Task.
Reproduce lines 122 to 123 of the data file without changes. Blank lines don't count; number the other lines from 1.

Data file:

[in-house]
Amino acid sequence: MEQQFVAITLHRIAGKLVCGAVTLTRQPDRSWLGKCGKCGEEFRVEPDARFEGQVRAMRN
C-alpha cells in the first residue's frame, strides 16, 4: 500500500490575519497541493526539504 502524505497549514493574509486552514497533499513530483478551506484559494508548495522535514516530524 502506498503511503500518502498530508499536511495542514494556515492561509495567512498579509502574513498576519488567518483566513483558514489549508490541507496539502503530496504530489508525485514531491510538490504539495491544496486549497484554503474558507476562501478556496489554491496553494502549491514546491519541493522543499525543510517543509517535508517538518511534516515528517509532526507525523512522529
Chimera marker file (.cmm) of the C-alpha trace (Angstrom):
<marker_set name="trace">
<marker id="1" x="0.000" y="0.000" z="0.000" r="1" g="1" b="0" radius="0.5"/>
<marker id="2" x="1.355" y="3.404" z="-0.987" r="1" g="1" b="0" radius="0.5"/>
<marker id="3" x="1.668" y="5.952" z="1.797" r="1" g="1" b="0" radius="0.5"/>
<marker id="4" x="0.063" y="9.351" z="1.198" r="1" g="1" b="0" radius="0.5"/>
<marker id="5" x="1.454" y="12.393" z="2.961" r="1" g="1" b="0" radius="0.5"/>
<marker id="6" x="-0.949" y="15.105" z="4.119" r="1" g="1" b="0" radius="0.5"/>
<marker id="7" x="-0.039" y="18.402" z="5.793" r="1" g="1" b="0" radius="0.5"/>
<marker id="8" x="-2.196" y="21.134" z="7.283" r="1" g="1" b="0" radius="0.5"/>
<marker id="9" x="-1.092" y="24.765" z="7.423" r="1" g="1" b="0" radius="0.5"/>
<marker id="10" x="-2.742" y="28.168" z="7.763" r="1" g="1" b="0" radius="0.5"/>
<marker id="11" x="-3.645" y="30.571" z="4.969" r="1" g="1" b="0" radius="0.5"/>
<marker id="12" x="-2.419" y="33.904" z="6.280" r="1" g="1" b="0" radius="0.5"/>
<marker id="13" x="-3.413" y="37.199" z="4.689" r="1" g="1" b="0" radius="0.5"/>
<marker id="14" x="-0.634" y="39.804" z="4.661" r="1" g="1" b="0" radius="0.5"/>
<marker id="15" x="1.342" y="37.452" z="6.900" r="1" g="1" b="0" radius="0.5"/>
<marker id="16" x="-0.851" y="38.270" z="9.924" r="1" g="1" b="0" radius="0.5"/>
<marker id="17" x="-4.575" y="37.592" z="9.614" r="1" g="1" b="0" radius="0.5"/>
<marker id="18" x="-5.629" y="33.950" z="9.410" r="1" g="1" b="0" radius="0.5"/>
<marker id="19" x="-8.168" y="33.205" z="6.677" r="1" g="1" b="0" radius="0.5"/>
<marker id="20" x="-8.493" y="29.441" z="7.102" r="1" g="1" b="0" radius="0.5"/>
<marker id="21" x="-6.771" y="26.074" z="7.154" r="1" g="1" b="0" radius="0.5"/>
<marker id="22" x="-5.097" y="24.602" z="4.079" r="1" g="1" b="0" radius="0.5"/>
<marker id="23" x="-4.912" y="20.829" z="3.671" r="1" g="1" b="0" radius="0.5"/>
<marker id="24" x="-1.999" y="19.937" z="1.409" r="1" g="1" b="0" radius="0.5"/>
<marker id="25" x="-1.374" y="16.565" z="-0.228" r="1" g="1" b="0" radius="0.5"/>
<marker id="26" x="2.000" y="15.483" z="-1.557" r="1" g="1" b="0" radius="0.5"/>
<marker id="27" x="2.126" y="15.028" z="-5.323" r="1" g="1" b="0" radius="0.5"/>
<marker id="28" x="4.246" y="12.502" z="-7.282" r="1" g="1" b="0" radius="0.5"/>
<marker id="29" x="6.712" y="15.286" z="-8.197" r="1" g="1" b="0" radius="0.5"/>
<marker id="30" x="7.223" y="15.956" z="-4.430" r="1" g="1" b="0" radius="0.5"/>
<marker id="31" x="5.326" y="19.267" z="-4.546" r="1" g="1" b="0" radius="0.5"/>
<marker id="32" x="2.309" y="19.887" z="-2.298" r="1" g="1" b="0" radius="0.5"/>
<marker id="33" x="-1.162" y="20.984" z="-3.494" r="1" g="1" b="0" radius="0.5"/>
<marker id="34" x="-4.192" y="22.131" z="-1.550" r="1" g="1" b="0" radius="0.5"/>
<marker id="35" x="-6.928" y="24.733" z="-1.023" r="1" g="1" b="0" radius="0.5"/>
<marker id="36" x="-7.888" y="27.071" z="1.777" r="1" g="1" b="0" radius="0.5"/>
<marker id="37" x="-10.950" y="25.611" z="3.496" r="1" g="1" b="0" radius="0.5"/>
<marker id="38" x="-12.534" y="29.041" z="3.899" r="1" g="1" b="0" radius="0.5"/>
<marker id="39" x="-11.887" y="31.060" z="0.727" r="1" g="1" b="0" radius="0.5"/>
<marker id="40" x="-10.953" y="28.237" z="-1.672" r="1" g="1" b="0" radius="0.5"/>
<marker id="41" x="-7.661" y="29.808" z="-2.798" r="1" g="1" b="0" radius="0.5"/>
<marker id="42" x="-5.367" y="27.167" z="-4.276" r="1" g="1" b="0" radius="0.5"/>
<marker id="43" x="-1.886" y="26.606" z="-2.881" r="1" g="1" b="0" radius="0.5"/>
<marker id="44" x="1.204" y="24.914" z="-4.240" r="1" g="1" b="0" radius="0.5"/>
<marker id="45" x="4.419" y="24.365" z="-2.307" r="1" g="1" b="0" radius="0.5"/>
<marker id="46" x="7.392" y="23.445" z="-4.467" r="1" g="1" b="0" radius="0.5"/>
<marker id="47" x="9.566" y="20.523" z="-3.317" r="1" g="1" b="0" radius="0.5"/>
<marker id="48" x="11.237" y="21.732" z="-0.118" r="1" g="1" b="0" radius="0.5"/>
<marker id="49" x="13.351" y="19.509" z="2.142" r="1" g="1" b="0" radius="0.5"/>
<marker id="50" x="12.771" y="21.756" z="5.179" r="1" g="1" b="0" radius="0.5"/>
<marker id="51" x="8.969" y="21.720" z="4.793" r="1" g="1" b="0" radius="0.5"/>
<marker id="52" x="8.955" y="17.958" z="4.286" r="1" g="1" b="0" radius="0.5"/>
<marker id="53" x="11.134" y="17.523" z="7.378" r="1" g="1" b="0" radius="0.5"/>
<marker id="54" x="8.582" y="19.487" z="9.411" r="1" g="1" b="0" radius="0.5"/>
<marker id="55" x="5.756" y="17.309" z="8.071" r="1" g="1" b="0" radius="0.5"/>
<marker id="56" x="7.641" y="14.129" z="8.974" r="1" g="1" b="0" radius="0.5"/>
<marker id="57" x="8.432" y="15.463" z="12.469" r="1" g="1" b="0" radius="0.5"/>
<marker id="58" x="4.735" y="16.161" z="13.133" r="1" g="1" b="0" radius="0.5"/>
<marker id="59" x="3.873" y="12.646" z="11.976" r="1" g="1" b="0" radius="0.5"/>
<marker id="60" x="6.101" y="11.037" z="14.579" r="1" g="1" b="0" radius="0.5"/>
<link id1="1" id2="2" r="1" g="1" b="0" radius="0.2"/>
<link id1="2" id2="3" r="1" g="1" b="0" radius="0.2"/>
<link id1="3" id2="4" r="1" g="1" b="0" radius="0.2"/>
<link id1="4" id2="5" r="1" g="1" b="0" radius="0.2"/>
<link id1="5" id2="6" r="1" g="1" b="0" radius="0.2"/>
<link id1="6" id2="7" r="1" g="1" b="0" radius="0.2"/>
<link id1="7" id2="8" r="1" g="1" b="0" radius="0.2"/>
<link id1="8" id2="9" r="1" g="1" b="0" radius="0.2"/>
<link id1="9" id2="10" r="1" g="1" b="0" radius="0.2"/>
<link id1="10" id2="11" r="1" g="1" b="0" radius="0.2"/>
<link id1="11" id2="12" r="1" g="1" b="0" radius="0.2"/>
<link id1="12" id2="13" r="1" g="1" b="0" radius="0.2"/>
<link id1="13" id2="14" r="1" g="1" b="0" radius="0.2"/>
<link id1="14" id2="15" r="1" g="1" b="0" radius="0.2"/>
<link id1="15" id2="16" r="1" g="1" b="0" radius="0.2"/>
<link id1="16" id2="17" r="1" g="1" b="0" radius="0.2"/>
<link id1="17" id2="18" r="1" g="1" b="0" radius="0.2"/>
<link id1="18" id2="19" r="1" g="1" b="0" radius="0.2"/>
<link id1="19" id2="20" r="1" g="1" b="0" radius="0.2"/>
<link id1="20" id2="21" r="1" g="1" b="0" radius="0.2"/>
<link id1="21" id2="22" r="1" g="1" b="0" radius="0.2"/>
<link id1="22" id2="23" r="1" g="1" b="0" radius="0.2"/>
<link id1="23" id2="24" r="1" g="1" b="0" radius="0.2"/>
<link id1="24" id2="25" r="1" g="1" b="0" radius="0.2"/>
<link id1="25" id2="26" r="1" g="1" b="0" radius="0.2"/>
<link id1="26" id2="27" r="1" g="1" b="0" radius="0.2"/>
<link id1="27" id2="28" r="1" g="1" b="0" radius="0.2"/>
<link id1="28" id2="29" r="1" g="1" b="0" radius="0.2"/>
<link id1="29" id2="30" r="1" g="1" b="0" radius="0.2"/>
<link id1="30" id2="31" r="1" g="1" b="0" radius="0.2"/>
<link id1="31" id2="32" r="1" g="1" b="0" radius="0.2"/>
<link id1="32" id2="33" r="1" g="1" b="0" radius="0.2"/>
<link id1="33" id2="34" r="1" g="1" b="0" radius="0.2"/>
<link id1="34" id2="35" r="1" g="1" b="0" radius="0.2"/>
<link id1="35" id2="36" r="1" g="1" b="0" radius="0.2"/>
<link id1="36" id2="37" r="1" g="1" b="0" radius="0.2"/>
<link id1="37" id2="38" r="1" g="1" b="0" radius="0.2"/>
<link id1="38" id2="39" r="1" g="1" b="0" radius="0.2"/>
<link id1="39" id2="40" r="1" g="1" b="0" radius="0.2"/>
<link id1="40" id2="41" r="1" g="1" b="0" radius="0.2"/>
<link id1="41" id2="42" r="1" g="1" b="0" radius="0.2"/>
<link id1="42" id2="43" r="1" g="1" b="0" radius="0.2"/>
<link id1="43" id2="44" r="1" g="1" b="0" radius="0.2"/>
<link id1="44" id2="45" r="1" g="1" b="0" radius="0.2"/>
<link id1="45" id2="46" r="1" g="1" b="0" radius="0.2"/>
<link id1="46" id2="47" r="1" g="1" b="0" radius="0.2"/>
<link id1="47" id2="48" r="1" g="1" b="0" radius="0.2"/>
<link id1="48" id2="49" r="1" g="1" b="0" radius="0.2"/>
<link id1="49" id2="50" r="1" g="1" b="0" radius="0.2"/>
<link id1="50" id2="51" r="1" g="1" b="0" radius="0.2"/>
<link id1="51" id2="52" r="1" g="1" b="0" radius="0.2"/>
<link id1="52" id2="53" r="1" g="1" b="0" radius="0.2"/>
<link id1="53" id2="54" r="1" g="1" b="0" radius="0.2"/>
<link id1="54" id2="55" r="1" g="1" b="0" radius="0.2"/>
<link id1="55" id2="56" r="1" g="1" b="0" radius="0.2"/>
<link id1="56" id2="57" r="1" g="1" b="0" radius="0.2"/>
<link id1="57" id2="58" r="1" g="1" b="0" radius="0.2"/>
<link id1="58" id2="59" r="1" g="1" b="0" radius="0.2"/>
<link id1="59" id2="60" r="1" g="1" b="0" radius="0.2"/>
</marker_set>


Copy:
<link id1="57" id2="58" r="1" g="1" b="0" radius="0.2"/>
<link id1="58" id2="59" r="1" g="1" b="0" radius="0.2"/>